The way a hot air balloon works is an amazing combination of science and nature.

The science is in the parts that work with nature to give you the experience of flight. The three main parts of a hot air balloon are the basket (gondola), the burner, and the envelope. Below is a brief description of each element for a basic understanding of the parts of a hot air balloon.

The Basket (a.k.a. Gondola):

The basket is where the pilot and passengers stand during flight and where the propane gas tanks are stored. They come in a variety of sizes and shapes and have a side hole to use as a stepping aid when climbing in. Smaller baskets hold fewer people and are used with smaller envelopes for private or engagement flights for 2 people (plus the pilot), while larger baskets (sometimes with partitions) hold more passengers and require larger envelopes to achieve flight.

The Burner:

The burner is attached to the basket, and uses propane gas tanks to propel heat into the envelope. Burner outputs vary depending on the size of the envelope and the amount of heat needed to achieve lift-off. The pilot is the only person authorized to operate the burner during flight. Large balloons may have multiple burners to achieve faster response for heating the balloon. The main purpose of the burners are to heat the balloon, and they also can provide entertainment at night with “balloon glows”, lighting the envelope so it glows in the dark.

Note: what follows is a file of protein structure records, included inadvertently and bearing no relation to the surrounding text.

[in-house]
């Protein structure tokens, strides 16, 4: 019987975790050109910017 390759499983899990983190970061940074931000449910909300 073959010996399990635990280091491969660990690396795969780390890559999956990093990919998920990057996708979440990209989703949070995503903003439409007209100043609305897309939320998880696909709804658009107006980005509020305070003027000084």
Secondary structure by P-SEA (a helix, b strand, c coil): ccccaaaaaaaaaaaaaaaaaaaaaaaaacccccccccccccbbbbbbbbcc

The Envelope:

The envelope is the actual “balloon” and is usually made out of nylon panels or “gores”. The gores expand at the top (called the “crown”) and taper at the bottom (the “skirt”) as it gets closer to the basket. This shape helps keep the hot air in the balloon. The top of the envelope is made out of a heavier nylon with a silicone coating to protect the balloon from the high heat, molds, and fungi. The skirt, since it is the closest material to the burners, is usually made of Nomex, a flame resistant material that is also used by firefighters. Vents in the crown and gores are controlled by the pilot with chords, rope or cables, and allow the pilot to control the release of heat to land, maneuver, or deflate the balloon. The envelope attaches to the basket with cables, and is removable from the basket for transportation and storage.